Finish Off: Here's what I hoped to see from this bout (which I wrote two weeks ago): "The match with Kennedy at NO WAY OUT has potential. I'd love to see a bloody, beaten-down Flair refusing to quit, with the concerned ref (preferably Charles Robinson, Little Naitch) struggling with his emotions and threatening to stop the bout and award it to Kennedy. Perhaps with McMahon at ringside screaming at Robinson to stop the bout, but he can't bring himself to do it as Flair's longtime number-one fan. And then Flair catches Kennedy hot-dogging and wins with an inside cradle." Well, at least they had the right referee. Largely forgettable. While it's hard to argue with a clean submission in the middle of the ring, I liked my finish better. My finish would have kept Kennedy strong, while at the same time added some much-needed drama to this Flair program: The Nature Boy was THIS close to losing.
Instead, the Kennedy submission came from nowhere and came off like a gimme to Flair, not a hard-fought win to save his career. Ah, well. At the very least, Michaels should be able to carry Flair (I feel awful typing those words) to a good bout in what will be the 16-time champ's last WRESTLEMANIA bout ... until he comes out of retirement in a few years. They have a few different directions they can go to build up the match between Flair and HBK, given their history, but I'm thinking Flair asks for the match, perhaps saying the only way he'll know if he still has IT is if he can beat Shawn Michaels. HBK, in honor of his real-life hero, hesitantly agrees to the bout out of respect. Come match time, Michaels doesn't want to win, but he feels like he has to win. Great drama. Instead, McMahon may pop back into the storyline and "force" the two to wrestle. (If so, the Chairman of the Board will do so without uttering the word "wrestle.") Again, you can't screw this up, no matter what. Can they?
Screwed: Decent bout with Orton and Cena for the title. Cena looked a little off, or maybe it was the high definition betraying him, especially with his punches. Orton's building a true heel presence, but he's still not quite there for me. They needed a way out (ahem), given the decision for a Triple Threat at MANIA, but hitting the ref for intentional DQ was about as uncreative a finish as they could possibly book. I like Cena a lot better in the chase-the-belt role ... one he may be playing for a while, as I smell a long HHH title reign coming.
Game Time: This bout was better from start-to-finish than its SMACKDOWN! counterpart, a given with the talent involved. A bit sad to see Jericho as an afterthought this early in his return. A heel Jericho feuding with Jeff Hardy would do wonders for both guys. I'm assuming both men are headed for the Money In the Bank bout at MANIA, which would be a great opportunity to kick-start their rivalry, as both have a history with ladder matches. Brutal-looking spot with Umaga nearly crushing Jericho's head, appearing to provide just the right amount of protection .... almost made up for the spot when Umaga clearly missed Jericho's head on a squat down on the Chamber mesh floor, which the crowd picked up on. I'm sure Vince had words for the referee afterward, as the HD camera caught him giving Jericho the blade. They appeared to rush through the ending, which hurt the bout a bit. The ending sequence with Hardy kicking out of the pedigree was about the best they could have done not to bury him in losing.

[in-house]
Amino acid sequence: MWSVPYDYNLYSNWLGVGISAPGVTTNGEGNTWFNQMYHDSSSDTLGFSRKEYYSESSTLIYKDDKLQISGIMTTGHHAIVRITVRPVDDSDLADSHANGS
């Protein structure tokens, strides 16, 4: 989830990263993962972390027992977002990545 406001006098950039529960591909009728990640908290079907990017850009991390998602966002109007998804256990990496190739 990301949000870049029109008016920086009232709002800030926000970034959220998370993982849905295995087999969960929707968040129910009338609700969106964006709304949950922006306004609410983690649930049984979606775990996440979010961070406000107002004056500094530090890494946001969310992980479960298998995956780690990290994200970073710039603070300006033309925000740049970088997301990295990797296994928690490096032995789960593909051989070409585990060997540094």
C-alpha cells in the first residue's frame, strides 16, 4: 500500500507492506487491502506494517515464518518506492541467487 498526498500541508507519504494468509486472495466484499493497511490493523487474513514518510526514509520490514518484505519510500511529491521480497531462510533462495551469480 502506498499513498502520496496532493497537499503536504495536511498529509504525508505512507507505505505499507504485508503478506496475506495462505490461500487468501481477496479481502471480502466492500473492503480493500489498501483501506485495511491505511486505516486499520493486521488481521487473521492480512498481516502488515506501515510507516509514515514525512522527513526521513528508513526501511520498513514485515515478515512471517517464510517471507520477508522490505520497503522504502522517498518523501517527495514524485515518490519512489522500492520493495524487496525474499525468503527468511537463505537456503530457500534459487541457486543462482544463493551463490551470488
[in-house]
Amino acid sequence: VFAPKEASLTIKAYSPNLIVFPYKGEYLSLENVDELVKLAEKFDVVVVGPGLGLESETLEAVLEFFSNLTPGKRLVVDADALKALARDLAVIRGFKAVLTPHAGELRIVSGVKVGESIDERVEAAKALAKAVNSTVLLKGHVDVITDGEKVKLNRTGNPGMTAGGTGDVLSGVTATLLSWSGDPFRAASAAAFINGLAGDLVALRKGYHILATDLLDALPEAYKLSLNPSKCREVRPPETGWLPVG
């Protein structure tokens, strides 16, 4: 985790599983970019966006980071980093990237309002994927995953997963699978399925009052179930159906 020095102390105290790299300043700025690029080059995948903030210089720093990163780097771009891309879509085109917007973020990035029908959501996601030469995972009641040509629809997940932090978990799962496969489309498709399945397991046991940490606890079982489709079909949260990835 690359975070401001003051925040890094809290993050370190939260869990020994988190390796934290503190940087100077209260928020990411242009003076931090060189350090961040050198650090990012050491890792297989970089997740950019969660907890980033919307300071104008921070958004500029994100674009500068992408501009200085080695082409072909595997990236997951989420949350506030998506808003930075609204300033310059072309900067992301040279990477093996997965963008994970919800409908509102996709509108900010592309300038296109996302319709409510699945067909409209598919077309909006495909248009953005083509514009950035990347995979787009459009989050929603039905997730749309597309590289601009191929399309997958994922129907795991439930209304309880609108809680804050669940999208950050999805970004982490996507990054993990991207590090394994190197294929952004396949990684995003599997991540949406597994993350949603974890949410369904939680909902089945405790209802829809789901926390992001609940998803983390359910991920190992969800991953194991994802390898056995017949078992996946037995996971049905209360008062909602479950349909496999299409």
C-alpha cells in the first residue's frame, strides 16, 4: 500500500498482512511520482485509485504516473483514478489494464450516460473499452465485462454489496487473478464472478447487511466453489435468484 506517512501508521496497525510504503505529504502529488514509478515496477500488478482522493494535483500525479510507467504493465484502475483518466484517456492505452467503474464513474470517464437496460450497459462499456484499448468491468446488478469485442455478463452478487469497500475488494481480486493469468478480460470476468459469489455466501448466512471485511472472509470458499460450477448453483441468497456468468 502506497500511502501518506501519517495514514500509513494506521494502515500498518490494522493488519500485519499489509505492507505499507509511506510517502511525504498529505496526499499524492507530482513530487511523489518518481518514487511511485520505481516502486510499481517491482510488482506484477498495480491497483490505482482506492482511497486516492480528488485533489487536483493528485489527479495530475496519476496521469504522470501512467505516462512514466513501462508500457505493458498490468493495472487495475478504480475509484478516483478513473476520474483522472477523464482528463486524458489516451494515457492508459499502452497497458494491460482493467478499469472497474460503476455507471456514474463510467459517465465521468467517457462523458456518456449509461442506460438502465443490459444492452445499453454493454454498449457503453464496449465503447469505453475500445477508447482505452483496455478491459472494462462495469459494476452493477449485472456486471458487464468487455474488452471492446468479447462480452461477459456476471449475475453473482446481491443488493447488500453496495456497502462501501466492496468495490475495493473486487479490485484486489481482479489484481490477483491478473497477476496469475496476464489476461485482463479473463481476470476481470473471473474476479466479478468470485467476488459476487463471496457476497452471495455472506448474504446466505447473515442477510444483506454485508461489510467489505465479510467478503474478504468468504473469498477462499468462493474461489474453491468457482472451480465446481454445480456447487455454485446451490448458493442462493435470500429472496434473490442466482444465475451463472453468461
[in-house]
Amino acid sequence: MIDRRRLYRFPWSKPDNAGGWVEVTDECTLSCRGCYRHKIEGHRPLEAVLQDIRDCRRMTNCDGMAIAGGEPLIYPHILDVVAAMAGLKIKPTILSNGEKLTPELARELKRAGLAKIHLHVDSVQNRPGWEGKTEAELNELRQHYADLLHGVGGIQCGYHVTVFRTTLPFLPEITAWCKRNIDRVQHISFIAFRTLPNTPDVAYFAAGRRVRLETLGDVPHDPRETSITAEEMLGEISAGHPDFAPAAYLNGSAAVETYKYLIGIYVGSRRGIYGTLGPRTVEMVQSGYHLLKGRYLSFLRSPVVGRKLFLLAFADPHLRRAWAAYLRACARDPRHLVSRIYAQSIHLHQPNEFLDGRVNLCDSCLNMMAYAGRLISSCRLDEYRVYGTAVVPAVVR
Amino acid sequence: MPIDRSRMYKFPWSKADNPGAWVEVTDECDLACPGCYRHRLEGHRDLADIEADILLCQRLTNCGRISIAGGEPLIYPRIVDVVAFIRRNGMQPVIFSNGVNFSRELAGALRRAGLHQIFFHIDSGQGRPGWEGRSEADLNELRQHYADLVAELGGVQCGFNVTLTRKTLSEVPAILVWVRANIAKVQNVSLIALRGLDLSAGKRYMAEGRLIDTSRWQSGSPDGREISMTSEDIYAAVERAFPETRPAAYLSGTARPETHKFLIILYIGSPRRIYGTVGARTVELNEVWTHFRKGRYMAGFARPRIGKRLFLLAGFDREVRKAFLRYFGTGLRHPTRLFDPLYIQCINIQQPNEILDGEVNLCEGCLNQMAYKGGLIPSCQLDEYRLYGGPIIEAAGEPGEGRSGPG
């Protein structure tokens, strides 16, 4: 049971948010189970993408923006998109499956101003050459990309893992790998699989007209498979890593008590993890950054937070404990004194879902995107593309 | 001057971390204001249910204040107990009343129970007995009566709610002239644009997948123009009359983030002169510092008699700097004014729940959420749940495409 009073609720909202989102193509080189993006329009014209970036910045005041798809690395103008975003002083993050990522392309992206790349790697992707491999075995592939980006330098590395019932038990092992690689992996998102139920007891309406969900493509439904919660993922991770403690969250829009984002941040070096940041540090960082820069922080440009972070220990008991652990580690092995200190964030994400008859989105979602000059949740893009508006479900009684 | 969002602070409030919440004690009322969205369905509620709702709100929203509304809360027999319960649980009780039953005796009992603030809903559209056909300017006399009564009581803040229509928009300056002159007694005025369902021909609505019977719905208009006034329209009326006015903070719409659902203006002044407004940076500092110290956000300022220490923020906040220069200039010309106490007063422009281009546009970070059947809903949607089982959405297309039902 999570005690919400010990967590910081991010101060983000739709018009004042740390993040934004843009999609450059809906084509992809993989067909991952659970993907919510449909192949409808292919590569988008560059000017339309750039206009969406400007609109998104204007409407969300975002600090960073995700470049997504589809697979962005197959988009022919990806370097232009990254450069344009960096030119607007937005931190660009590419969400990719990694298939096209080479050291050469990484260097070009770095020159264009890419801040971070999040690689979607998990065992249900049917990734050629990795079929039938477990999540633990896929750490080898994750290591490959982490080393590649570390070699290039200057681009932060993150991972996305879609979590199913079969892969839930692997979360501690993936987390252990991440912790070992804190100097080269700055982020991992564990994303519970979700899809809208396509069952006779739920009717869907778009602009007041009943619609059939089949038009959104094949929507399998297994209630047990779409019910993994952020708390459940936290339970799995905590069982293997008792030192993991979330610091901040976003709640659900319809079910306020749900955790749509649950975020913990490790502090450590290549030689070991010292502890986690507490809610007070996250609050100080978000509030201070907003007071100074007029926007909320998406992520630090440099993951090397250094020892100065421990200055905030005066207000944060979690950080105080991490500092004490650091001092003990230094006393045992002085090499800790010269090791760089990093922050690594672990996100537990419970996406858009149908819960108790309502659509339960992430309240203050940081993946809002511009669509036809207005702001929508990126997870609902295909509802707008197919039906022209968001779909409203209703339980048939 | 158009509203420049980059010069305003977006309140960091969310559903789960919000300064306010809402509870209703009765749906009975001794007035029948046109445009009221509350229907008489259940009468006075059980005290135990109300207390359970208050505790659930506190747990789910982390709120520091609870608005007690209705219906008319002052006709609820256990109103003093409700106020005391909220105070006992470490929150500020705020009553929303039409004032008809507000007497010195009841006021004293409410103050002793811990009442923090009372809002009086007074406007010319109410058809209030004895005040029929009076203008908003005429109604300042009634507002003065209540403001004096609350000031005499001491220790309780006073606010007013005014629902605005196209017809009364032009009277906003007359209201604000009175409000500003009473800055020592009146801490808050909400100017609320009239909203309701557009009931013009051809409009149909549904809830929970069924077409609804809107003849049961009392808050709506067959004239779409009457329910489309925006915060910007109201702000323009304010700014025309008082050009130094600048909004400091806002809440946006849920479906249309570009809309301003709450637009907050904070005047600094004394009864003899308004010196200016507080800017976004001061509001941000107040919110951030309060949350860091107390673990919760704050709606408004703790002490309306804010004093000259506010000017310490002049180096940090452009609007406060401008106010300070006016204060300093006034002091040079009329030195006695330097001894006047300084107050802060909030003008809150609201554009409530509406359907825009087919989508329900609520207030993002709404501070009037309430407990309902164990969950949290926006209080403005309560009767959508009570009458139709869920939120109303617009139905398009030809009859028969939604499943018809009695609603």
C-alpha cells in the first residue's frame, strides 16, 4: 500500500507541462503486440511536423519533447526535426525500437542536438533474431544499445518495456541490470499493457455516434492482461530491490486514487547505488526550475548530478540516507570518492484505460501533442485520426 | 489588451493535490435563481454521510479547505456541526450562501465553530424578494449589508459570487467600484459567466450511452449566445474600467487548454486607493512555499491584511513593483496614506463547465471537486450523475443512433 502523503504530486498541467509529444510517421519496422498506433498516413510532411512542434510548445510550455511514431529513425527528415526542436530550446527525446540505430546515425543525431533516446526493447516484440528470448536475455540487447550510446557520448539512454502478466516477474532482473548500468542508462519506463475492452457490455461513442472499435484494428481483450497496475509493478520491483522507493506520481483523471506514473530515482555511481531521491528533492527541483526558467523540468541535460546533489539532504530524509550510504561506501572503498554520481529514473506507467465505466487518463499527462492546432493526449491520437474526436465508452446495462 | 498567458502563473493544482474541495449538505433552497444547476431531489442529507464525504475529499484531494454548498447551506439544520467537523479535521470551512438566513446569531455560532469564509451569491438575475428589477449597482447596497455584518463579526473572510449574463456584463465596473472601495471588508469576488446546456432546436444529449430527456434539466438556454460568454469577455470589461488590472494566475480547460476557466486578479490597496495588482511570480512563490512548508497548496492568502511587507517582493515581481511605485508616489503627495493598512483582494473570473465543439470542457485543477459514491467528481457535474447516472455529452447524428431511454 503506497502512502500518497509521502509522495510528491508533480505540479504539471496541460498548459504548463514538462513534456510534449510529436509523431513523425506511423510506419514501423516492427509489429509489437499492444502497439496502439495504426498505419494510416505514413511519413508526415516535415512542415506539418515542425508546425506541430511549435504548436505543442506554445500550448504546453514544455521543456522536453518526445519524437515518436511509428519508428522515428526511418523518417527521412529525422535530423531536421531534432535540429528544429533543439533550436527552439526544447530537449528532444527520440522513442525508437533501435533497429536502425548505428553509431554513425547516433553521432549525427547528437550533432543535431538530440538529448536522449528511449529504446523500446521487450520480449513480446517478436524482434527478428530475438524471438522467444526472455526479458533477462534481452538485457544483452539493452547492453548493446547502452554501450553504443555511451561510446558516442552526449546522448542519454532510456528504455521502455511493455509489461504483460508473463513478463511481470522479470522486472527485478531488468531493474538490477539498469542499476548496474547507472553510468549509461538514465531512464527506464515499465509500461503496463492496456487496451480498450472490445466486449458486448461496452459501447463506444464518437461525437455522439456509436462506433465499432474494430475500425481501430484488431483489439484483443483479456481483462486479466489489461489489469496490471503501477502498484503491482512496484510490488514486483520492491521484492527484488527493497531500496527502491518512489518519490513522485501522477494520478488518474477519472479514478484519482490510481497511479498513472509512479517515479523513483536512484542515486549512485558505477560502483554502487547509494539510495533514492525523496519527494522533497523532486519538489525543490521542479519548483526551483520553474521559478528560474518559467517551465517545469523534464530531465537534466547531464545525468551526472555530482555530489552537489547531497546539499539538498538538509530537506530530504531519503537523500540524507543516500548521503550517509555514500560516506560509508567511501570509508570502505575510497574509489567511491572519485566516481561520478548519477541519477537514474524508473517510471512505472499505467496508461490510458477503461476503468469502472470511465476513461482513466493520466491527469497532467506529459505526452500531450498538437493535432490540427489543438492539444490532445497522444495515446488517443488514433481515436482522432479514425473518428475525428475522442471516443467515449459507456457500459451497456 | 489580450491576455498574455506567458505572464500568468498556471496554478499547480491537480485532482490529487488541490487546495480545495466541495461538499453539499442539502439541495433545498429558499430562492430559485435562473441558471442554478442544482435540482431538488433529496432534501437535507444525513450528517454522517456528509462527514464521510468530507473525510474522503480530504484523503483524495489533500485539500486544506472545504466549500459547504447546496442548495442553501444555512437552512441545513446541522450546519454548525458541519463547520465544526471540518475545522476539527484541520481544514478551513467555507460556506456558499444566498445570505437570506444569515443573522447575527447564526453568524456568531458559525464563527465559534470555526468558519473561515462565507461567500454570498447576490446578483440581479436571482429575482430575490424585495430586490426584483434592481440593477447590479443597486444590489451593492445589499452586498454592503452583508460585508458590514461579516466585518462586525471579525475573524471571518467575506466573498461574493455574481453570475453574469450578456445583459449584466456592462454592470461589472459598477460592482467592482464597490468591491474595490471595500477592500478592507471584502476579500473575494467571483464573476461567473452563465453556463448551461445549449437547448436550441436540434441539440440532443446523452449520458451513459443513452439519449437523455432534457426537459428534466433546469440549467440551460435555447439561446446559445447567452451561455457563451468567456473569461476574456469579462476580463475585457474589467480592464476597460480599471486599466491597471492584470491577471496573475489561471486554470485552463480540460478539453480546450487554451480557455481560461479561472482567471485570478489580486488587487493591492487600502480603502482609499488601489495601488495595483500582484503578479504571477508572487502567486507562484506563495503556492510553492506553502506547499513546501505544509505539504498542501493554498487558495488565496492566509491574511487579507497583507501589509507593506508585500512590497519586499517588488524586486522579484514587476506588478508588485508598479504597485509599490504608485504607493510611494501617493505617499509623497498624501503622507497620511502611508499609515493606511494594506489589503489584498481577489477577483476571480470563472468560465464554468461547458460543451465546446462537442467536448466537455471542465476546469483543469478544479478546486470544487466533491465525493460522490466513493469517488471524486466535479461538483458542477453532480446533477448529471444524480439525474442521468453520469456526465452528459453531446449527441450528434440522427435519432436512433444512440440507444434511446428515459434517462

Cagey Veteran: Ever the Game, HHH played his cards right in the Chamber.
HHH sold it like he was stunned at Hardy's endurance. I'd be stunned if Hardy didn't win the Money in the Bank bout to keep strong as a title contender. Out of the title spotlight for two years, the Game is fresh again heading into MANIA. I just hope this is his last major run with the belt. (I know, I know, I'm dreaming.)
Tank You Veddy Much: Jakks Pacific is producing a dream two-pack for Memphis Wrestling fans: Jerry Lawler vs. Andy Kaufman. The prototypes have Lawler and Kaufman in the exact same attire as they appeared in their first bout on April 5, 1982.
You Wanna Rassle Me, Memphis-style?: The only thing missing is that white blood-stained mat at the Mid-South Coliseum.
The Kaufman face scan is great, although the hairstyle looks more like his Latka character from TAXI than the real Andy.
Broke Neck Mountain?: The more I look at this Kaufman scan, the more I see Jake Gyllenhaal’s likeness.
The neckbrace is a wonderful touch as well. Lawler announced the release of the Kaufman figure to the crowd prior to a special November screening of I'M FROM HOLLYWOOD (a doc exploring Andy's wrestling career in Memphis) at the Egyptian Theatre in Los Angeles. As you might imagine, it was quite surreal for me watching the Lawler vs. Kaufman feud unfold on a large movie screen in Hollywood. Lawler told the attendees that Andy would be absolutely thrilled to have his own wrestling action figure. I think he's right. Well done, Jakks.